What are the “greater works”?

“Very truly I tell you, whoever believes in me will do the works I have been doing, and they will do even greater things than these, because I am going to the Father” (Jn. 14:12). The Greek word erga (Strongs #2041) translated “works” is mentioned in the two previous verses as well. It means an act, deed or thing done (Thayer’s Greek Lexion). In this context it means acts of Christ, to rouse people to believe in Him and to accomplish their salvation. It says that Jesus did the Father’s work and His followers will also do the Father’s work (Jn. 14:10-12). This message was spoken to the disciples and we know that their “works” are given in the book of Acts where we see more people coming to trust in God than in the gospels. So in the context of evangelism, their works were greater than Christ’s.

The reason the disciples would be able to do greater evangelistic works than Jesus is “because I am going to the Father” (Jn. 14:12c). After Jesus ascended back to heaven, believers were able to pray to the Father in Jesus’ name, and Jesus Himself promised to answer these prayers (Jn. 14:13-14).

Because John 14:12 is not addressing miracles (apart from salvation), the claim that it means we can do “greater miracles” than Jesus is obviously false.

Conclusion

There are many examples in the Bible of Jesus using His divine power when He was on earth. It appears that the three members of the trinity (Father, Son and Holy Spirit) all worked together in the life and ministry of Jesus Christ. As there is no Scripture suggesting He solely relied on the Spirit, there is no evidence that Jesus always functioned as a human being who is indwelt with the Holy Spirit.

Because they were human and not divine, the disciples couldn’t duplicate these examples of Christ’s divine power. This means that they couldn’t do whatever He did. Likewise, because people today are not divine we can’t do whatever Christ did. In particular, although Christians are indwelt by the Holy Spirit, they can’t do whatever Christ did. To claim otherwise destroys the uniqueness and deity of Jesus Christ.

Written, November 2014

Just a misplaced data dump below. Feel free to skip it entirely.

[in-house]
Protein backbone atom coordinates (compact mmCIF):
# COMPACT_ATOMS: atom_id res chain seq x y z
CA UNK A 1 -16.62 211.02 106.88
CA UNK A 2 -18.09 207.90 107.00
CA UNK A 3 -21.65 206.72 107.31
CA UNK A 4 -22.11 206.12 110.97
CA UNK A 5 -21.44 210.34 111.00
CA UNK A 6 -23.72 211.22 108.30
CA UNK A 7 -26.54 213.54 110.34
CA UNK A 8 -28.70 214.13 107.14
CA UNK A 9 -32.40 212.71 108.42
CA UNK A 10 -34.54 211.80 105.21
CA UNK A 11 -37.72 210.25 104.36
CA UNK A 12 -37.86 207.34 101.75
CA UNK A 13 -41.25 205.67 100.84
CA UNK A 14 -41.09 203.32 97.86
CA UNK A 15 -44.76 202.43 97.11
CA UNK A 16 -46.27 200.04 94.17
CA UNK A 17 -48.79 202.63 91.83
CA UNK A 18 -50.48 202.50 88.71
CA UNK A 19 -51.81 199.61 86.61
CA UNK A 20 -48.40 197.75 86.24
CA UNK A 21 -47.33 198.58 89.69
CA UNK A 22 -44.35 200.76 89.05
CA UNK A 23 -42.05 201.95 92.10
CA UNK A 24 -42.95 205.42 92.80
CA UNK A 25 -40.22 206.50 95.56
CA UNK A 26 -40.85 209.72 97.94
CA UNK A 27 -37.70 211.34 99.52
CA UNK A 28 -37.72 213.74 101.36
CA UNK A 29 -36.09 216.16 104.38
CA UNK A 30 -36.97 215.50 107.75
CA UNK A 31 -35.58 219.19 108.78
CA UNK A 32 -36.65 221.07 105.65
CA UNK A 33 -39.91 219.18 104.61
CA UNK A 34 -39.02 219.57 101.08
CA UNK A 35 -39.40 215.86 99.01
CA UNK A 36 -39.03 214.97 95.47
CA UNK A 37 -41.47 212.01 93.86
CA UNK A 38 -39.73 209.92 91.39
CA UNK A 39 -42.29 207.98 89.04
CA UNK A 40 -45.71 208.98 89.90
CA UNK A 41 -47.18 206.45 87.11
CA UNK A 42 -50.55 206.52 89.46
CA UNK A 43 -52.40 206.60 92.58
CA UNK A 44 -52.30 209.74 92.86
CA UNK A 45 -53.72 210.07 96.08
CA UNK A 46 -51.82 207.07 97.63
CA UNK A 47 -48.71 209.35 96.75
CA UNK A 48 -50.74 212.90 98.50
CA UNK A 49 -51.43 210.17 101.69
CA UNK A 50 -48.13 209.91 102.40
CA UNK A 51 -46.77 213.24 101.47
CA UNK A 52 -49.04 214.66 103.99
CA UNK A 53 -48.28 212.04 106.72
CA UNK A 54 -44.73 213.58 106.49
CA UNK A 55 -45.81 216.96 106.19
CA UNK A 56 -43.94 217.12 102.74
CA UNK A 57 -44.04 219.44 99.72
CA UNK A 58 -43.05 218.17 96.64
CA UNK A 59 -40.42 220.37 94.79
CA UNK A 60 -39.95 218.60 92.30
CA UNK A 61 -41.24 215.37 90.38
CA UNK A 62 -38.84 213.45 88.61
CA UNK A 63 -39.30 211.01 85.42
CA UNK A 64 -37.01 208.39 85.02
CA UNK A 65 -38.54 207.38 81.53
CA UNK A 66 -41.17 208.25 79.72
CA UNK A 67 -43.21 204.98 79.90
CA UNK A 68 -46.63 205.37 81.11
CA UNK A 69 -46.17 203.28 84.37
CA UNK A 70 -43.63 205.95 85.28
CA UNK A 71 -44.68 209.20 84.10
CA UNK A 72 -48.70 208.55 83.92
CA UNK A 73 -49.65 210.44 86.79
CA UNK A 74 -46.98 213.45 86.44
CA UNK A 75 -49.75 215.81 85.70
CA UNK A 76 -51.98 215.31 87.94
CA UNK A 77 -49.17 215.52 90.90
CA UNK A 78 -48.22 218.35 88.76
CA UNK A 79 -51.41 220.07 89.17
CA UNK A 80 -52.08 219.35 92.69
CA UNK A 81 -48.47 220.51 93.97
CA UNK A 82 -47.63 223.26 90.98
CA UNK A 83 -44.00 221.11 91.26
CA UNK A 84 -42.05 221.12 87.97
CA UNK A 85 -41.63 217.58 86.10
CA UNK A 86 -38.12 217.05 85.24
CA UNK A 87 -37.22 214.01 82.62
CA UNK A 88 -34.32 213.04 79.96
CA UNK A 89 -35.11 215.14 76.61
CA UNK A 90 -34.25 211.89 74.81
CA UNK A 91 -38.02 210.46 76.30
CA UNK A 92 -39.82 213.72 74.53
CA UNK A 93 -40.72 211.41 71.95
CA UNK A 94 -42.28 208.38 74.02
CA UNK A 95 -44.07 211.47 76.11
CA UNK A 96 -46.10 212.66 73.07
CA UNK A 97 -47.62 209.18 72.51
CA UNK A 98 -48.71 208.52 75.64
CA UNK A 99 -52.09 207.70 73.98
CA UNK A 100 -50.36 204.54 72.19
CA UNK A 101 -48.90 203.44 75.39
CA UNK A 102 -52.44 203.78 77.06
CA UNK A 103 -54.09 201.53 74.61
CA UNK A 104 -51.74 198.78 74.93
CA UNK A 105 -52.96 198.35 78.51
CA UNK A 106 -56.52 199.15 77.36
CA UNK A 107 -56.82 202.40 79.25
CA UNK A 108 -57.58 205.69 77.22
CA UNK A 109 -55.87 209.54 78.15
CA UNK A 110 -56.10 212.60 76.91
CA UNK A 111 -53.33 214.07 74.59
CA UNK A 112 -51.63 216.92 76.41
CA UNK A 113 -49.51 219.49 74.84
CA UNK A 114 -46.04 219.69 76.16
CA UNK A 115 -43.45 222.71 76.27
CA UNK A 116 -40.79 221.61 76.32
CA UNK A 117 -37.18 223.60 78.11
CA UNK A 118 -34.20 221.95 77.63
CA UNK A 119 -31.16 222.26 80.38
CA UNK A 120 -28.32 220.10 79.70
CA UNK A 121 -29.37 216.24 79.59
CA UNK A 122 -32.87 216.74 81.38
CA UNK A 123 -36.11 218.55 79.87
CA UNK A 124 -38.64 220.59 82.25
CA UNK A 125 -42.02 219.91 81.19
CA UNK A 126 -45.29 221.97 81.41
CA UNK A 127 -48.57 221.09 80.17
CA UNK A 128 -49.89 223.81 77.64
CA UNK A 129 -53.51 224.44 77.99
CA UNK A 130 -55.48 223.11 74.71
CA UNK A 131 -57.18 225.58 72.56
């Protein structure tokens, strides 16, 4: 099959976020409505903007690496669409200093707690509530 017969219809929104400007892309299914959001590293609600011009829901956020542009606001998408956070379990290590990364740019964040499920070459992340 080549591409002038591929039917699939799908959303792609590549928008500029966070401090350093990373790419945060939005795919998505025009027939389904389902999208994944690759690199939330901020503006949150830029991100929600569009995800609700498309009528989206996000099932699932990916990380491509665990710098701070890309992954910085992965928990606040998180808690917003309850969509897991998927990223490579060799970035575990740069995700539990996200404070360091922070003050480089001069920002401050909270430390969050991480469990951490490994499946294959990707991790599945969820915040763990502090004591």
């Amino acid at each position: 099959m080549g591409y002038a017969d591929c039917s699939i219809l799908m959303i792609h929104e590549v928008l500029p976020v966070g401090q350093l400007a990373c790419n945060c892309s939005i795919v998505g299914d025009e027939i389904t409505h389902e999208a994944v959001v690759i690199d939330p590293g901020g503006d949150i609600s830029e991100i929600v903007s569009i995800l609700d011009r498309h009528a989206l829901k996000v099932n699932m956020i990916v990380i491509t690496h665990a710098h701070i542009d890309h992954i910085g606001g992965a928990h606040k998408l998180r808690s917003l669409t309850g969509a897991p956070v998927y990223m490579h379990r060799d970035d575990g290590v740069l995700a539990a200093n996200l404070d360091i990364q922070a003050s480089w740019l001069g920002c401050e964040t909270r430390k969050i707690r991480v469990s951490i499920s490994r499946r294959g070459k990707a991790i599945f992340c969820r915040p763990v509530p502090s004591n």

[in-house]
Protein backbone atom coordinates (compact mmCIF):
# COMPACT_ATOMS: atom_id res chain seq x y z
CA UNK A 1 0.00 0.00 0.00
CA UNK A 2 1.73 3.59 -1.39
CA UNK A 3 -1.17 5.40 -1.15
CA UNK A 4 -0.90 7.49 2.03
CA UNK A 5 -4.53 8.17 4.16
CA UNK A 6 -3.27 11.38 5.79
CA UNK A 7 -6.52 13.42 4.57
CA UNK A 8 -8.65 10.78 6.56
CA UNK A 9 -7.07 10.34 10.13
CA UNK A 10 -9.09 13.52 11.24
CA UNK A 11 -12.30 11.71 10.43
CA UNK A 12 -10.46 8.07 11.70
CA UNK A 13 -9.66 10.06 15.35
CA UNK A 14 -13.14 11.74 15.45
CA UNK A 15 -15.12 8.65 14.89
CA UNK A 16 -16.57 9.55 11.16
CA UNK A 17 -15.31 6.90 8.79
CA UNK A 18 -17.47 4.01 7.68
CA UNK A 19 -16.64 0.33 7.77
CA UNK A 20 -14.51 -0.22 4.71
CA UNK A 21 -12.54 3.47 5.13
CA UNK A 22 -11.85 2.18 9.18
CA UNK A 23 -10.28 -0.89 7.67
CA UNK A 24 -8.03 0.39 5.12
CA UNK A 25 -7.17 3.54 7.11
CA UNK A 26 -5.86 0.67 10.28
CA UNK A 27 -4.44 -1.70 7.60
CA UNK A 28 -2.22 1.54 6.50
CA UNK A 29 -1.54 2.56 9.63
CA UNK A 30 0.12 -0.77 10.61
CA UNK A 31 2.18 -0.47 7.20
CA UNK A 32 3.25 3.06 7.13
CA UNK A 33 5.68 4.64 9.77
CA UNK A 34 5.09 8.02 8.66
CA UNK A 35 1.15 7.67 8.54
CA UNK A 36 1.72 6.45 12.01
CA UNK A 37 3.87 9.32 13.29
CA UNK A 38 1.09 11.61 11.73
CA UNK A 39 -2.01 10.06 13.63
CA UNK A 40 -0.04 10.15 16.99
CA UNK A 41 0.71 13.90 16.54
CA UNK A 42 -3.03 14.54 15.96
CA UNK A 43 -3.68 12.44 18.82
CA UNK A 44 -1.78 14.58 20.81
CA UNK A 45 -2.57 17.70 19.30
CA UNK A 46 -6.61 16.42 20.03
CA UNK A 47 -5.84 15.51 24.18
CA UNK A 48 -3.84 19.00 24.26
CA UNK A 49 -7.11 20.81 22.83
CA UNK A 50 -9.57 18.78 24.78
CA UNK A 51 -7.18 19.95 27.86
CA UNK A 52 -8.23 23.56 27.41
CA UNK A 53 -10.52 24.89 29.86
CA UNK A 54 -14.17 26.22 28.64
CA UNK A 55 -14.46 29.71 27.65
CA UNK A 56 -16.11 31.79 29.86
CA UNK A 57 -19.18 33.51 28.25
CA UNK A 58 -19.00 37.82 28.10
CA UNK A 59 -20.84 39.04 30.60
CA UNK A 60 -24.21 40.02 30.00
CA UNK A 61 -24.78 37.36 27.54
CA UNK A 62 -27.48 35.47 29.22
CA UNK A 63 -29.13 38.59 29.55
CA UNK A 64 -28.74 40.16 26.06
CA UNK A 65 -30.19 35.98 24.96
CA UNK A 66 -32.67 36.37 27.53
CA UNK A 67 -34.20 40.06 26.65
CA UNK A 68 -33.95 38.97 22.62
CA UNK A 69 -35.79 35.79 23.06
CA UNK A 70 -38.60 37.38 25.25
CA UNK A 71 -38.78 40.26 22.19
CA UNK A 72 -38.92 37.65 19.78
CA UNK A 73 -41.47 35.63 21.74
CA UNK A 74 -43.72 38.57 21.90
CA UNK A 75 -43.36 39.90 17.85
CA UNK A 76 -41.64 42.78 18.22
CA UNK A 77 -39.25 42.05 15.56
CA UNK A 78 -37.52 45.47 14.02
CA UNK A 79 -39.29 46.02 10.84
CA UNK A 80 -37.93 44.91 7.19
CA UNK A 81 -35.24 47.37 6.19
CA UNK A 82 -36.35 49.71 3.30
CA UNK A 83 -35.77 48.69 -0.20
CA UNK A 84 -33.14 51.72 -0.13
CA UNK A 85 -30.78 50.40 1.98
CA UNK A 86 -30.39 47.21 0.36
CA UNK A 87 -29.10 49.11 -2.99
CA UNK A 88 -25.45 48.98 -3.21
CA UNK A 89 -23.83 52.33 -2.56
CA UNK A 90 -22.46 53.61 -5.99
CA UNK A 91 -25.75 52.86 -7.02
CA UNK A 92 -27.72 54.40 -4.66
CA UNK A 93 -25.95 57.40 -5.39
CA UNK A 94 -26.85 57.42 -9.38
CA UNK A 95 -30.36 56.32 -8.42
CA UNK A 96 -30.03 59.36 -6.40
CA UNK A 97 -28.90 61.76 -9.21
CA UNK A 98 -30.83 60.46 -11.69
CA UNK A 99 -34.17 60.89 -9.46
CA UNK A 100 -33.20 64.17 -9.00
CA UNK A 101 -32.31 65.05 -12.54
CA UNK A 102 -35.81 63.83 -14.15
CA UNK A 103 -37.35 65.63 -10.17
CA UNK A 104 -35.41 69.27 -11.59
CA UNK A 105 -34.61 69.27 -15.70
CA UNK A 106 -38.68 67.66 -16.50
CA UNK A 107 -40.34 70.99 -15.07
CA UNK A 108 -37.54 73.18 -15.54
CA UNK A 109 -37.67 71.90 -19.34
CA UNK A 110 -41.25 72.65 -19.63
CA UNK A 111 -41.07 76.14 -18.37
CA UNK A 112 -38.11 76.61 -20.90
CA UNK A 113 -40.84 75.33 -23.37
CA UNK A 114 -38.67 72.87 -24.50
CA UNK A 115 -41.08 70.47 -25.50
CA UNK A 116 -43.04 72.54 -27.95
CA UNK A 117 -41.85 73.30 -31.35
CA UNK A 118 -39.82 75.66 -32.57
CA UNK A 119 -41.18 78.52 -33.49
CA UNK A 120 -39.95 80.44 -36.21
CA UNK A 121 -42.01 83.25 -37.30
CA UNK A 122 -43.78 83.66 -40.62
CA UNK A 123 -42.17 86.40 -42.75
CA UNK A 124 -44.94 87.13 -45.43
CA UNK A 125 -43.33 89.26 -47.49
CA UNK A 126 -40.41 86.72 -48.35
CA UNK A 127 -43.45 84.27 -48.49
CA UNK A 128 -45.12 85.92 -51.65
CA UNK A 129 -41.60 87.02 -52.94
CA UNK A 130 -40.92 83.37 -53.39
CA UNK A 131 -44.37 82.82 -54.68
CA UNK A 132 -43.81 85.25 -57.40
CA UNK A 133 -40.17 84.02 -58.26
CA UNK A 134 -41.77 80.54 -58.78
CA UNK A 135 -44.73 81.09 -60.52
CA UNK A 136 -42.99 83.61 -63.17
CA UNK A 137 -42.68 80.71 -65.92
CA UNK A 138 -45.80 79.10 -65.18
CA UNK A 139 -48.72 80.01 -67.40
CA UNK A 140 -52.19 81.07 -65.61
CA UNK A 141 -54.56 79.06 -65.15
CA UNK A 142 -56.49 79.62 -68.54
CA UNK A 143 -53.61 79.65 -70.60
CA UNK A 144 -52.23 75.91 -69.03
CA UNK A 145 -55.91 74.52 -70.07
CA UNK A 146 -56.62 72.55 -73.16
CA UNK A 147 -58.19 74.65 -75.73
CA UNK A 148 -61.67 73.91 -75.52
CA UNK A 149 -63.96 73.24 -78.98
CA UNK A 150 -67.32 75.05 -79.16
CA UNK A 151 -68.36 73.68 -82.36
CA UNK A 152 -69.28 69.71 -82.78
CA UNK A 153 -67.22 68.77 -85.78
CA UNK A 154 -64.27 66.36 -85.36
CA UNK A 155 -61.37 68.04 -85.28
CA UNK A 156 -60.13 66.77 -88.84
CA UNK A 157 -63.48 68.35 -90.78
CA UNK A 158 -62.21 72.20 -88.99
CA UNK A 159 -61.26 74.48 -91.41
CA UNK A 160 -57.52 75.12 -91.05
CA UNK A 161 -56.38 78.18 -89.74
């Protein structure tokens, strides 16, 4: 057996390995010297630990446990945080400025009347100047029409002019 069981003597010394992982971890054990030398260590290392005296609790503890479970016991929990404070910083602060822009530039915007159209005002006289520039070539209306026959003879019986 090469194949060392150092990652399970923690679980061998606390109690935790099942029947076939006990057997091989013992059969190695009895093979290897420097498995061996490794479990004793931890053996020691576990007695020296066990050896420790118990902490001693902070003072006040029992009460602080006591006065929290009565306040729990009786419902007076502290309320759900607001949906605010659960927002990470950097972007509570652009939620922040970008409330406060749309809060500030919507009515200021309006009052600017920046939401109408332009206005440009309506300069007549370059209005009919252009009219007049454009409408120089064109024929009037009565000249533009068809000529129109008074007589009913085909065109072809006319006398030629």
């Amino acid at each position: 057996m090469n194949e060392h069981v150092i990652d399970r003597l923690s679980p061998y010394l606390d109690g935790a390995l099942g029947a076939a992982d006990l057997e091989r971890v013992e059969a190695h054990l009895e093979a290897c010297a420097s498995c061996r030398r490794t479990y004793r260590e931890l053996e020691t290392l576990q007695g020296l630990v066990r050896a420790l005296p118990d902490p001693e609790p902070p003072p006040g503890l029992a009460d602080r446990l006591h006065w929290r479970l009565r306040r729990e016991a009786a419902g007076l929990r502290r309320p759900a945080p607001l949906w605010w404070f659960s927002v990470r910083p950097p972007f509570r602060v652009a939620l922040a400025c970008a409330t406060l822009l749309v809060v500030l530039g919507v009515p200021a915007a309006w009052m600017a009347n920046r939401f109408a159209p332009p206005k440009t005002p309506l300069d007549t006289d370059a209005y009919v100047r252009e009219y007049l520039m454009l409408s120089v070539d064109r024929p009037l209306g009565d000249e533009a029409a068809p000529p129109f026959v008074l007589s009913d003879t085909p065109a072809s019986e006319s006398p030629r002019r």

Also see: What does all things are possible with God mean?
What about Gods promises to give believers whatever they ask and move mountains for them?


What is the meaning of the Hebrew words “adamah” and “erets” in the book of Zephaniah?

zephaniah resized

zephaniah resizedIn my exegesis (critical explanation or interpretation) of the book of Zephaniah, I was amazed that most modern Bible translations have “earth” and not “land” for the Hebrew words adamah (Strongs #127) and erets (Strongs #776).

Zephaniah 1:2-3

This passage says (NIV):
“I will sweep away (“destroy” NET) everything
from the face of the earth,”
declares the Lord.
“I will sweep away both man and beast;
I will sweep away the birds in the sky
and the fish in the sea—
and the idols that cause the wicked to stumble.”
“When I destroy all mankind
on the face of the earth,”
declares the Lord.

The Hebrew word adamah (Strongs #127) used twice in Zephaniah (1:2-3) means “ground” or “land” and is translated “earth” in the NIV, ESV, HSCB and NET Bibles. According to the Brown-Driver-Briggs lexicon of Hebrew words, in these verses it means “ground” as earth’s visible surface. This is supported by “the face” (#6440) meaning the surface of the ground (Brown-Driver-Briggs). Because of possible confusion with the whole planet, I prefer “land” (which is used by the CJB, DRA, GNV, ISV, NABRE and NKJV Bibles – see BibleGateway.com) or “ground” (which is used by ASV, DARBY and YLT Bibles). The NASB states that the literal meaning is “ground”. This is consistent with original readers understanding that the judgment was on the land of Judah (the next verse describes an attack on Judah), not the whole earth.

According to the Macquarie dictionary, the word “earth” can mean: the planet, its inhabitants, the surface of the planet, the ground, or the softer part of the land. The appropriate meaning of the word “earth” in a particular text is determined by the context of the word. As there are no other words in this passage or the rest of the book that refer unambiguously to the whole planet or all its inhabitants, the first three possible meanings are ruled out. Therefore, the preferred meaning for adamah in Zephaniah (1:2-3) is the ground, the land or the surface of the earth within the country of Judah.

So a better translation of Zephaniah 1:2-3 is:
“I will sweep away everything
from the face of the land (of Judah),”
declares the Lord.
“I will sweep away both man and beast;
I will sweep away the birds in the sky
and the fish in the sea—
and the idols that cause the wicked to stumble.”
“When I destroy all mankind
on the face of the land (of Judah),”
declares the Lord.

Zephaniah 1:18

This passage says (NIV):
“In the fire of His jealousy
the whole earth will be consumed,
for He will make a sudden end
of all who live on the earth”